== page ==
HONG KONG (Reuters) - Sotheby’s sold HK$2 billion ($258 million) worth of Asian and Chinese artwork and luxury goods in its autumn sales in Hong Kong on Tuesday, a 37 percent decline from the same period last year as the market consolidates on a weaker China economy.
The tally was also some 18 percent less than the $316 million Sotheby’s sold in its Hong Kong spring sales.
The modest showing comes as two major Chinese auction houses muscle into the Hong Kong market for the first time, posing a fresh competitive threat for Sotheby’s and rival Christie’s whose revenues in Hong Kong have soared on the Chinese art boom in recent years, but which may now be difficult to sustain.
Anchoring the five-day auction series was again Chinese imperial ceramics with a pair of yellow ground famille-rose double-gourd Qianlong vases fetching HK$107 million ($13.7 million) while a pair of turquoise-glazed “pomegranate” vases from the Qianlong period that sold for HK$23 million from the prominent J.M. Hu collection of Qing monochrome wares.
Faring less well, however, were pieces of lesser quality and minor flaws amid more discriminating bidding, with buyers indifferent to some porcelain pieces from even great old European collections such as the Meiyintang.
“It’s still quite strong, but more selective,” said John Berwald, a London dealer in the room. “It’s not so crazy and I think it’s better like this. It has just lost some of its exuberance,” added Berwald who bid for several Qing wares.
China last year accounted for nearly 44 percent of global auction revenue, according to the French government’s Conseil des Ventes art market report, and is a vital driver for the global art market now, making Sotheby’s results a stress test of sorts with broader art sector repercussions.
But the market has been dogged by a proliferation of issues including a large-scale Chinese customs probe into tax evasion on art imports that has cooled recent sentiment, while high art taxes, complex regulations, widespread fakes and market manipulation remain tangible risks.
China’s annual economic growth is expected to slow for a seventh straight quarter to the weakest level since the global financial crisis, with luxury demand having waned substantially.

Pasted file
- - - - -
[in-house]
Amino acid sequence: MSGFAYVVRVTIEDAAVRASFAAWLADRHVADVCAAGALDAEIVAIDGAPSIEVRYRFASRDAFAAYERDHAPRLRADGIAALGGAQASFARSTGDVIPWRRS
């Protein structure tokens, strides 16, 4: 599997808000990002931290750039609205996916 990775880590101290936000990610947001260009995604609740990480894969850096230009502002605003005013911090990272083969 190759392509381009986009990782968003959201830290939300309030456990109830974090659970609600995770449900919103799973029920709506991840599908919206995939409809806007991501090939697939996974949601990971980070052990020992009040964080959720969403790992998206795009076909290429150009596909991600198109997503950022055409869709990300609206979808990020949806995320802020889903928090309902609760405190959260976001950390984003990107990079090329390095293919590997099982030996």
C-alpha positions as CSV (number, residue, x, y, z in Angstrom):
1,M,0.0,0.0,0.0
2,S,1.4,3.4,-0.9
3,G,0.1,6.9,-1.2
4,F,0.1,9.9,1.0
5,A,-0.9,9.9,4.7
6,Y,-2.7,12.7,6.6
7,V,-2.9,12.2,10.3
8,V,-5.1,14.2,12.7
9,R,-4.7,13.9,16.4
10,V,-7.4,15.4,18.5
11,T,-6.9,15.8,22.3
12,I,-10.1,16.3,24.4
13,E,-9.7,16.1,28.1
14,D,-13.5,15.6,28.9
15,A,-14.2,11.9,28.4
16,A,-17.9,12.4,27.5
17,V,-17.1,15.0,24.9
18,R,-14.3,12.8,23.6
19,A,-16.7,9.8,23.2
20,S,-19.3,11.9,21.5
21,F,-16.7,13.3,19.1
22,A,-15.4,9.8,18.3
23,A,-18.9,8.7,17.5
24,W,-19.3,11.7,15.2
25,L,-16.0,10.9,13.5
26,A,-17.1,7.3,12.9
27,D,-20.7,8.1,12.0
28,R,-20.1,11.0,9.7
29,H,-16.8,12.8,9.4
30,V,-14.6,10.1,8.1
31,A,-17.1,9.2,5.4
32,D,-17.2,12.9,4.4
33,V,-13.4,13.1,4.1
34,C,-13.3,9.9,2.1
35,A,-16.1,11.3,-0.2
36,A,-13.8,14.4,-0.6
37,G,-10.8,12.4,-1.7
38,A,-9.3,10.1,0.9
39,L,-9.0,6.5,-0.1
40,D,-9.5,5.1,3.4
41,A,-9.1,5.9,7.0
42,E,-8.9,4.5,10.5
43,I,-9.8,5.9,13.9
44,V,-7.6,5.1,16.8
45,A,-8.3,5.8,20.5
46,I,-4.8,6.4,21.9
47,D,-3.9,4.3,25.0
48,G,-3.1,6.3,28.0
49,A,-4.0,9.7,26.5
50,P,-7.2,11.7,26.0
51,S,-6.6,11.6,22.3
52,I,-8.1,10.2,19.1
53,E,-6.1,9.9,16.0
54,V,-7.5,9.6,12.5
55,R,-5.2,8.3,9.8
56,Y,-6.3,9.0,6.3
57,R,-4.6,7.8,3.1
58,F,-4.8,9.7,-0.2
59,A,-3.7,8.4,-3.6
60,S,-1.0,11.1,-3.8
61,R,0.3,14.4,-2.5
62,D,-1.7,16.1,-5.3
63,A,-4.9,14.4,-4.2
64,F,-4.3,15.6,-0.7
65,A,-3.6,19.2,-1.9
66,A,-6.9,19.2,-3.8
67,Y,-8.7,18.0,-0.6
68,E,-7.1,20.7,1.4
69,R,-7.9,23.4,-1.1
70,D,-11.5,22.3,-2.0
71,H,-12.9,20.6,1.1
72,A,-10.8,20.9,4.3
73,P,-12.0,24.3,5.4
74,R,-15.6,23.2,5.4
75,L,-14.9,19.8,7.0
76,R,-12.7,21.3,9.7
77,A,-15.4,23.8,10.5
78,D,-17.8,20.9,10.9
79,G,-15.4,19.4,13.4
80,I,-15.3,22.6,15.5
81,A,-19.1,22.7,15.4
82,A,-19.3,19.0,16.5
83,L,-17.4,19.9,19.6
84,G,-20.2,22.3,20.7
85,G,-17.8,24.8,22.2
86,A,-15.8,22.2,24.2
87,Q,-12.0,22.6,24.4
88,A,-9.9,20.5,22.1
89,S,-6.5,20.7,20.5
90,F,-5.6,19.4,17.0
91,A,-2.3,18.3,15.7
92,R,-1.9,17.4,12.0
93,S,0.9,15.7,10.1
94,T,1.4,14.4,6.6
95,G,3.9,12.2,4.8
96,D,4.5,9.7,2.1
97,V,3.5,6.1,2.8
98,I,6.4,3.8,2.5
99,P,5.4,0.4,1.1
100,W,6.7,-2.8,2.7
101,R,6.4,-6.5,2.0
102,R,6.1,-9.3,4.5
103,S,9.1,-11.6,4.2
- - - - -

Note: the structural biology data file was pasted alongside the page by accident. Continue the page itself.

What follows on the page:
“To cool down a bit is a good thing,” said Zheng Hong, a mainland Chinese buyer at the ceramics sale. “Last year, it was too high ... China’s economy is weakening, property and other sectors are not booming as before, so this is a natural result.”
In Sotheby’s contemporary Asian art sales, demand was again patchy, even for blue chip artists with 27 percent of lots going unsold, though master works like a 1992 painting by Liu Wei, “Revolutionary Family Series - Invitation to Dinner,” made an artist record of $2.24 million, while Indonesian modern artist Lee Man Fong’s “Fortune and Longevity” also fetched a record $4.4 million after competitive bidding.
Sotheby’s fine Chinese paintings sale was strong with 97 percent of works sold by lot, including auction favourite, Chinese ink master Zhang Daqian’s “Swiss Peaks; calligraphy in Xingshu”, and Fu Baoshi’s “Lady at the Pavilion” that each sold for HK$23 million.
New Hong Kong auction debutante China Guardian, now ranked among the world’s top four auction firms is shaking up the landscape in older Chinese paintings, having sold some of the most expensive ink brush paintings in the world in recent years including Qi Baishi’s “Eagle Standing on Pine, 1946” that fetched 425 million yuan ($57.2 million) in a Beijing sale.
At Guardian’s debut Hong Kong auction on Sunday, a landscape series by Chinese ink painting master Qi Baishi, “Album of Mountains and Rivers, 1922” sold for HK$46 million, helping the Chinese house notch up an eye-catching HK$455 million sales total, nearly a quarter that of Sotheby’s overall autumn tally.
Sotheby’s, however, recently forged a breakthrough partnership with a Chinese art firm to enter the mainland Chinese market in Beijing for the first time, which could lead to fully fledged sales early next year and let them take on Guardian in their home base.
Chinese authorities have long refused to grant licenses to Sotheby’s and Christie’s for the lucrative mainland market, with Beijing topping even New York and London for art and collectibles revenues last year with sales of 6.4 billion euros ($8.30 billion) according to the Conseil des Ventes French government annual art market report.
Reporting by James Pomfret, editing by Paul Casciato